Anderson, Kristin J
Oxford University Press, USA
Pundits and politicians often opine on the irrelevance of feminism and the women's movement today. Some commentators describe the state of feminism as post-feminist, alongside equally questionable claims of Barack Obama's election as signaling a post-racial America. Modern Misogyny
examines contemporary anti-feminism in a post-feminist era. It considers the widespread notion that the feminist movement has ended, in large part because the work of feminism has been completed. In fact, the argument goes, women have been so successful in achieving equality, it is now men
who currently are at risk of becoming irrelevant and unnecessary. These sentiments make up modern anti-feminism. Modern Misogyny
argues that equality has not been fully achieved and that anti-feminism is now packaged in a more palatable, but stealthy form. This book addresses the nature, function, and implications of modern anti-feminism in the United States. Modern Misogyny
explores the landscape of popular culture and politics, emphasizing relatively recent moves away from feminist activism to individualism and consumerism where self-empowerment represents women's progress. It also explores the retreat to traditional gender roles after September 11, 2001. It interrogates the assumption that feminism is unnecessary, that women have achieved equality, and therefore those women who do insist on being feminists want to get ahead of men. Finally, it takes a fresh look at the positive role that feminism plays in today's post-feminist era, and how feminism does and might function in women's lives.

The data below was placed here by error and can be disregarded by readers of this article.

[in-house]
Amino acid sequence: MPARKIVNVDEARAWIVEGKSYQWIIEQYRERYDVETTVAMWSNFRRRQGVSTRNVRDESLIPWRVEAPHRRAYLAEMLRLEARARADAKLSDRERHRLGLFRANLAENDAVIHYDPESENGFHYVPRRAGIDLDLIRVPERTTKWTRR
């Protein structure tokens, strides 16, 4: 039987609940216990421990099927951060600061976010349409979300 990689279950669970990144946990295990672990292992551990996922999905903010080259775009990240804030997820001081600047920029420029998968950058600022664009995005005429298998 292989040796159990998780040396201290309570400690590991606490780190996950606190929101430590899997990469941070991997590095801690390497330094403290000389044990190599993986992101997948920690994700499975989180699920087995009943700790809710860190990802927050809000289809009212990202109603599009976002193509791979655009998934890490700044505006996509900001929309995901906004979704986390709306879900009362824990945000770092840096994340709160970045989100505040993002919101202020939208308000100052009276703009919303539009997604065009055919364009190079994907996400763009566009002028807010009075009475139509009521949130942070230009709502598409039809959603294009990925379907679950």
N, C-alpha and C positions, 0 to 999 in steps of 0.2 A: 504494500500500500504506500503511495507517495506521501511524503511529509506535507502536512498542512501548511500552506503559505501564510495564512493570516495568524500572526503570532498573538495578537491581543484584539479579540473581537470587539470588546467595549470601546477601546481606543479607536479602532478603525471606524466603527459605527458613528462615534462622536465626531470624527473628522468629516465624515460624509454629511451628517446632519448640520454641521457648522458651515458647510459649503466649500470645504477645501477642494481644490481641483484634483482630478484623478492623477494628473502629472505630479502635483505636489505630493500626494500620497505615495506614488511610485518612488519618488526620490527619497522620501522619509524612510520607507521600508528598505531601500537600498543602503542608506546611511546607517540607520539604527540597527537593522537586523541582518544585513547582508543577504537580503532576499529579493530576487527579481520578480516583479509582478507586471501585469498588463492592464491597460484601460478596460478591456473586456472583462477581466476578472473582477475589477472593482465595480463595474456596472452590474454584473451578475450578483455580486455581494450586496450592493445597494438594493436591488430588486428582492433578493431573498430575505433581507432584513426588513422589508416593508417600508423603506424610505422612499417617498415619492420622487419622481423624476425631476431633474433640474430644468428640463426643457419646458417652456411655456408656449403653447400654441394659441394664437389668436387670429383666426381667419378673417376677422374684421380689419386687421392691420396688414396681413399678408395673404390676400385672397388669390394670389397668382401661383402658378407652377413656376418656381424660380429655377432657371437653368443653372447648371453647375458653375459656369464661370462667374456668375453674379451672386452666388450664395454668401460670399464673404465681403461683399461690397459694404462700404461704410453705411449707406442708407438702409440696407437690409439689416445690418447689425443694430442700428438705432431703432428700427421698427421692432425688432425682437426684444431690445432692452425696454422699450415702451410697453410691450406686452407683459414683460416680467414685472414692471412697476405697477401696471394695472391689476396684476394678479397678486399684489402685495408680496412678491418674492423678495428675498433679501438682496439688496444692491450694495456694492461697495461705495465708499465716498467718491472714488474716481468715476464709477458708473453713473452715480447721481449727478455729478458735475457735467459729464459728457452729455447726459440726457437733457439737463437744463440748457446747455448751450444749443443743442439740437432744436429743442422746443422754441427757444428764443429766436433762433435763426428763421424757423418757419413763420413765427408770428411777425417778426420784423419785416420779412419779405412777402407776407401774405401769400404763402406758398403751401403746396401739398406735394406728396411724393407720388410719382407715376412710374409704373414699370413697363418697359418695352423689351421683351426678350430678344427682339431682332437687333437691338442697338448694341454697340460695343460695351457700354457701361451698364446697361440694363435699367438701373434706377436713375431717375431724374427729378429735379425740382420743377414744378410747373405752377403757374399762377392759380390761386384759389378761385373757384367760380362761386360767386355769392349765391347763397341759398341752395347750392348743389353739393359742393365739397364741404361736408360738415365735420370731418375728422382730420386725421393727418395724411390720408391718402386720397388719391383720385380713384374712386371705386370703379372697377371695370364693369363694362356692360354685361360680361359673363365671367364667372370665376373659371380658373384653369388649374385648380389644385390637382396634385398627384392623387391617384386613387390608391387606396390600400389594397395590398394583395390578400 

Post-feminist discourse encourages young women to believe that they were born into a free society, so if they experience discrimination, it is an individual, isolated problem that may even be their own fault. Modern Misogyny
examines that rendering of feminism as irrelevant and as the silencing and marginalizing of feminists. Anderson calls for a revived feminism that is vigilant in combatting modern forms of sexism.